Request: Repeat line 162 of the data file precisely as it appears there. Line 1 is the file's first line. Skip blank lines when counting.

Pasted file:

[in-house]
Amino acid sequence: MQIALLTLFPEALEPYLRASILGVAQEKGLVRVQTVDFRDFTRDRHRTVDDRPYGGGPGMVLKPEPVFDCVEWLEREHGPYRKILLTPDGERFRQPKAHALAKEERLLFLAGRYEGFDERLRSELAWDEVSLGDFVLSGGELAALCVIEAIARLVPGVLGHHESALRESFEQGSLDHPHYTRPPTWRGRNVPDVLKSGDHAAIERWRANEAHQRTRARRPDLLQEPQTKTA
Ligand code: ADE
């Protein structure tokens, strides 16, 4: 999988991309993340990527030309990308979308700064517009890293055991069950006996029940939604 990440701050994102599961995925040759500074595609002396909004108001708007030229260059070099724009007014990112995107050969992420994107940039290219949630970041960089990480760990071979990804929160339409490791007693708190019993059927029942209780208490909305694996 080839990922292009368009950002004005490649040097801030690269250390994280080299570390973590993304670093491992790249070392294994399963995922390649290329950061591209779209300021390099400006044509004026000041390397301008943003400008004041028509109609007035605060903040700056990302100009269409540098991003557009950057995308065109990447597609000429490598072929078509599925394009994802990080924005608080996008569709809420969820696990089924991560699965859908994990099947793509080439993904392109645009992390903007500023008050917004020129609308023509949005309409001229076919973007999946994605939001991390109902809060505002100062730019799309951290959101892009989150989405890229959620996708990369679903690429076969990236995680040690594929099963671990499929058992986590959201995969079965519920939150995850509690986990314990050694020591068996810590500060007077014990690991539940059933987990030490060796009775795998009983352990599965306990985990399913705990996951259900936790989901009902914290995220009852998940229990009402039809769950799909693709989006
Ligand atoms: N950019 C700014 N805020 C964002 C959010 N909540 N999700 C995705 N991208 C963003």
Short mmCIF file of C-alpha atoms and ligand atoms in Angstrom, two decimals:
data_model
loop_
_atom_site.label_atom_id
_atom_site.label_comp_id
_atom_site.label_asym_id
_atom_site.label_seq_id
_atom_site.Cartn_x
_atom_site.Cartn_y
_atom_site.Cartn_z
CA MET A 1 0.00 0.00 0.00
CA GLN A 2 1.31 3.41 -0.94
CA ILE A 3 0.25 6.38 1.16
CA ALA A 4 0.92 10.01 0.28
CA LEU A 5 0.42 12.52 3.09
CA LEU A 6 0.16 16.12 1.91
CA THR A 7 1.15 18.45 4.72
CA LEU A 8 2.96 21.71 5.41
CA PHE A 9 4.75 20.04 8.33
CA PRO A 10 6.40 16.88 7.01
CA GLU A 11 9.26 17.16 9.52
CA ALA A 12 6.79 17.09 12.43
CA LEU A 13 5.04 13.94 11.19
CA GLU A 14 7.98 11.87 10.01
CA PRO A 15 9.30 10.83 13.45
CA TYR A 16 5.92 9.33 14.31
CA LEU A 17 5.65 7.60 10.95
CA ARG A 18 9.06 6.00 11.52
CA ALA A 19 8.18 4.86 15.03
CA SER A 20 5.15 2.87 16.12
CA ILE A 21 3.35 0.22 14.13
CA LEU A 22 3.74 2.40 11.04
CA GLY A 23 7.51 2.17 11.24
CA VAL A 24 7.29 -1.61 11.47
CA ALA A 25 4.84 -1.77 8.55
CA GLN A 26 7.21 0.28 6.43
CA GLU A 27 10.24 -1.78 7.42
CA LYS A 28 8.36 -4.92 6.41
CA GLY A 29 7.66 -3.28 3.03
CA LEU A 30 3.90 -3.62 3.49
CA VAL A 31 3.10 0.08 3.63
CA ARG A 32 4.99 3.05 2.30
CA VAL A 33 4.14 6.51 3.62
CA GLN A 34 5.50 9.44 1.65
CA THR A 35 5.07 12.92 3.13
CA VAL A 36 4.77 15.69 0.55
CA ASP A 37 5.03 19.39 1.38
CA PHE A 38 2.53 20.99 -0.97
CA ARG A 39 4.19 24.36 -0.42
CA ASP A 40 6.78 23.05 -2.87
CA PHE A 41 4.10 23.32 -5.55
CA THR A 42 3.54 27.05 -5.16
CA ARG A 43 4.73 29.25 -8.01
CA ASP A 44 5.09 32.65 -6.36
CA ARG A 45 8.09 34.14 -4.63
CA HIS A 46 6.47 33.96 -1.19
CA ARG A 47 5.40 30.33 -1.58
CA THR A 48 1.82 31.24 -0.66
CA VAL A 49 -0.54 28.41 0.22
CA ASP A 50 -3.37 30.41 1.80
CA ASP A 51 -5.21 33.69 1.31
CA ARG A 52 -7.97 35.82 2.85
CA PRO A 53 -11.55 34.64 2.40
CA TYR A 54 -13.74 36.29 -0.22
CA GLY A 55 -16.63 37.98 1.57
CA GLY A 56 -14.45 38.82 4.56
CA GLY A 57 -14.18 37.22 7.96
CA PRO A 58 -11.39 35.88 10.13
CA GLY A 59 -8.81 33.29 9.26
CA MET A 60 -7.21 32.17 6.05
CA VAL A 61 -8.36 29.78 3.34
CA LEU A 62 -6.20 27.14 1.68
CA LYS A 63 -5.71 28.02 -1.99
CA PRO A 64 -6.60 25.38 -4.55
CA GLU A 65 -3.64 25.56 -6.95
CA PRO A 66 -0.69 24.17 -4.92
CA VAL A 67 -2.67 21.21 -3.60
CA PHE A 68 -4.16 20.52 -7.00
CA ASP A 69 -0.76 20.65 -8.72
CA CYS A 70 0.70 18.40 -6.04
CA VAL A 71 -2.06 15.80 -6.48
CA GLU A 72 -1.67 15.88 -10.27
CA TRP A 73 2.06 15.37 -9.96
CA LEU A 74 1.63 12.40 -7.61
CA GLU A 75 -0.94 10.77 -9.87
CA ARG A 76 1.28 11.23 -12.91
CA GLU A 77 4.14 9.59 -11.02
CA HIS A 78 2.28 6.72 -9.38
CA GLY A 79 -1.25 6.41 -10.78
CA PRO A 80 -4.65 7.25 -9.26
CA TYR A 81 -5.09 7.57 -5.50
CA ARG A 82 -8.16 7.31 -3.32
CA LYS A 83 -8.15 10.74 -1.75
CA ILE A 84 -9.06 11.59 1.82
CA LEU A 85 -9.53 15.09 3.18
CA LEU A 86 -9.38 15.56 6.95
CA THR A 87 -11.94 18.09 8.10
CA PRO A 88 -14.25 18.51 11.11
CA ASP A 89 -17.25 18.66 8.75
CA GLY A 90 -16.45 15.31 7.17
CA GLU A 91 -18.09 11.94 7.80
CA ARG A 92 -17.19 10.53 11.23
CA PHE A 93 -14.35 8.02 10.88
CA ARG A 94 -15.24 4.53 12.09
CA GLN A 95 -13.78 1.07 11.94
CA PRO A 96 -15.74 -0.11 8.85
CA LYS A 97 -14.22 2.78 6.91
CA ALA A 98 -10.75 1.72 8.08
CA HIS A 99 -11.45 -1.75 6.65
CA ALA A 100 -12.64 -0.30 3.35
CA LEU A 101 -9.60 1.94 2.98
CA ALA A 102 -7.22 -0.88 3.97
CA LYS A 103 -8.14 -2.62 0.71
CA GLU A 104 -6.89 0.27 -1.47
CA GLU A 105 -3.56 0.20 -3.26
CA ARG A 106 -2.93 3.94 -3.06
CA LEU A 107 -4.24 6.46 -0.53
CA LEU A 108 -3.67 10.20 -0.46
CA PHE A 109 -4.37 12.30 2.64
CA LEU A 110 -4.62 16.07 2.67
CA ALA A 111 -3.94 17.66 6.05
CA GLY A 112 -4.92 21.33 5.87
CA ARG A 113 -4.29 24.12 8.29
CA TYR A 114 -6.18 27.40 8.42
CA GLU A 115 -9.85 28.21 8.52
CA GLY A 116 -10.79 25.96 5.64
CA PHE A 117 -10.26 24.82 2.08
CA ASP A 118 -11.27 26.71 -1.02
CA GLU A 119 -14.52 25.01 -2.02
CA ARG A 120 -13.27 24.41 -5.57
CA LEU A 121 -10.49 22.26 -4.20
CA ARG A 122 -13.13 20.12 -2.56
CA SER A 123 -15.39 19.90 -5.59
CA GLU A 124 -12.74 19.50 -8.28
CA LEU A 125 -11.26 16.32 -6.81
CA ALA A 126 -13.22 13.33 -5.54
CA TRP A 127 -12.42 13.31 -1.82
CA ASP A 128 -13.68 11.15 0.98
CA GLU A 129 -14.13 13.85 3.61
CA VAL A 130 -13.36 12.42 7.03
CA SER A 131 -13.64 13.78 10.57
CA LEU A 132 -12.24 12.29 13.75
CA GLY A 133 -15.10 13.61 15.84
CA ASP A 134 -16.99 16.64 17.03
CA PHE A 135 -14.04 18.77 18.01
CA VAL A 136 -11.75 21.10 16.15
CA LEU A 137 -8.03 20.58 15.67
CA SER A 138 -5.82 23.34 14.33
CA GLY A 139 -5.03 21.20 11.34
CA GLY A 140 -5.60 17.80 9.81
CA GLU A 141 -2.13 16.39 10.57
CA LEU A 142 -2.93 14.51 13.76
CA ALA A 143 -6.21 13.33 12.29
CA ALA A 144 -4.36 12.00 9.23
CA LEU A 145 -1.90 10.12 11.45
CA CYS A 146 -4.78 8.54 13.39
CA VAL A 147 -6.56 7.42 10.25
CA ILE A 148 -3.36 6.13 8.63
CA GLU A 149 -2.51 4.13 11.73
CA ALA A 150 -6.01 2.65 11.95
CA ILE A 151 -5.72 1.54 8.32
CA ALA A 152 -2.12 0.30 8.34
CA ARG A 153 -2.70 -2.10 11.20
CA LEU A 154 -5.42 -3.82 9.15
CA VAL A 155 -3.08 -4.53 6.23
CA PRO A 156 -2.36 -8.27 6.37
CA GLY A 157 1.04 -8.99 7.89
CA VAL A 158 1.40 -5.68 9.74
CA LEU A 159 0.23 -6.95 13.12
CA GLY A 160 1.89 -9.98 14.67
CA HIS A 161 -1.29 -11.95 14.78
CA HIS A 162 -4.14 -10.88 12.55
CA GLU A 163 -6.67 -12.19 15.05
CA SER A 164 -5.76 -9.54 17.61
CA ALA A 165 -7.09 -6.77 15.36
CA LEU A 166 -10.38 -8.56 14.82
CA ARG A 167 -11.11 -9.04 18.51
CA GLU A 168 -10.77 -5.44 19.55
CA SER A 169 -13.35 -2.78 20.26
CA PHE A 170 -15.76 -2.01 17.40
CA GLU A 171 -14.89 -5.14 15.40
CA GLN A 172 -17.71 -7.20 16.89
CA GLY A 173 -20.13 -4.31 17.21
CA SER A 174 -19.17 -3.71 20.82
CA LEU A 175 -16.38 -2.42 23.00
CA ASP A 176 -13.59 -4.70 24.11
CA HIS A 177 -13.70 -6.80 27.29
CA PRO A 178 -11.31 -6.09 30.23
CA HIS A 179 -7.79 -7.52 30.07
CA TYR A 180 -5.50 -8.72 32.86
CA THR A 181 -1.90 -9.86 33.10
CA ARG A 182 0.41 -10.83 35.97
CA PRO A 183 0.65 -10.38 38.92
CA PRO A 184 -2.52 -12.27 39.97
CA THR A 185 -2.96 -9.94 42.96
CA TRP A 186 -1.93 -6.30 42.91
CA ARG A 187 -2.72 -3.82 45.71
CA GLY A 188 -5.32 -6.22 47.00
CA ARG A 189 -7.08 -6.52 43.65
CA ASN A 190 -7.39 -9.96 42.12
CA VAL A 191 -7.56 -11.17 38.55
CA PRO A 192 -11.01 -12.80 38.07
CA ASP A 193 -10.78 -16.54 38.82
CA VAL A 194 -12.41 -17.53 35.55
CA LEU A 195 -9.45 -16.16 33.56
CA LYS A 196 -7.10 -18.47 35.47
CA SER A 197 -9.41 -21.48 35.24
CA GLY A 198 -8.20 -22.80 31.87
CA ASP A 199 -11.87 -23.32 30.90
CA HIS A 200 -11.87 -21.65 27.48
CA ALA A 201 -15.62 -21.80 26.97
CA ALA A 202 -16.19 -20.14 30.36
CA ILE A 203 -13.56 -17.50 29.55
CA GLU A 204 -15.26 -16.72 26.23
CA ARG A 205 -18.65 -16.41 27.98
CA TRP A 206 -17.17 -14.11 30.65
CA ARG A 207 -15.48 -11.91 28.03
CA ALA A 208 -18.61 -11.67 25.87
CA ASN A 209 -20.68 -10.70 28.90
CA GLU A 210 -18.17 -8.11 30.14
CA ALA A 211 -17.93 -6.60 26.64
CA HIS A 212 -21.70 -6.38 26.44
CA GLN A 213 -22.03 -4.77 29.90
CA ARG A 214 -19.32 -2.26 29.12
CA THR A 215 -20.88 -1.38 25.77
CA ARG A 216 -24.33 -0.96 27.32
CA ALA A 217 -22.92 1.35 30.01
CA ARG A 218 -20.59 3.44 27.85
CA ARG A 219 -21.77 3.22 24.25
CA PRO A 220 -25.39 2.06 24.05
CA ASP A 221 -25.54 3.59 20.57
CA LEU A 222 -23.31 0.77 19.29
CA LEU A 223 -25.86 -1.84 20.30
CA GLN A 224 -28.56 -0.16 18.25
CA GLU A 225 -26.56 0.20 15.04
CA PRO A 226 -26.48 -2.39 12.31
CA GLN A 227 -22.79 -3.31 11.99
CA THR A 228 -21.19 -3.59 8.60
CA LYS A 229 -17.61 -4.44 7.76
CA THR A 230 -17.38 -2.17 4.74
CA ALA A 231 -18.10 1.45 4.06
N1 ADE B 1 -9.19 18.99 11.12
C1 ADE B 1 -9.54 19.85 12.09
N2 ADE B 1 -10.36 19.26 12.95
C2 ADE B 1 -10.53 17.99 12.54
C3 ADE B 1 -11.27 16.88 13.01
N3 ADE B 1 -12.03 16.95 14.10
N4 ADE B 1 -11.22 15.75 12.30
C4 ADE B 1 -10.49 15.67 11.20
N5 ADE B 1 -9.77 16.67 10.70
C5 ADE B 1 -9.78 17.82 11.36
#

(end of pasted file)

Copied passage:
CA VAL A 147 -6.56 7.42 10.25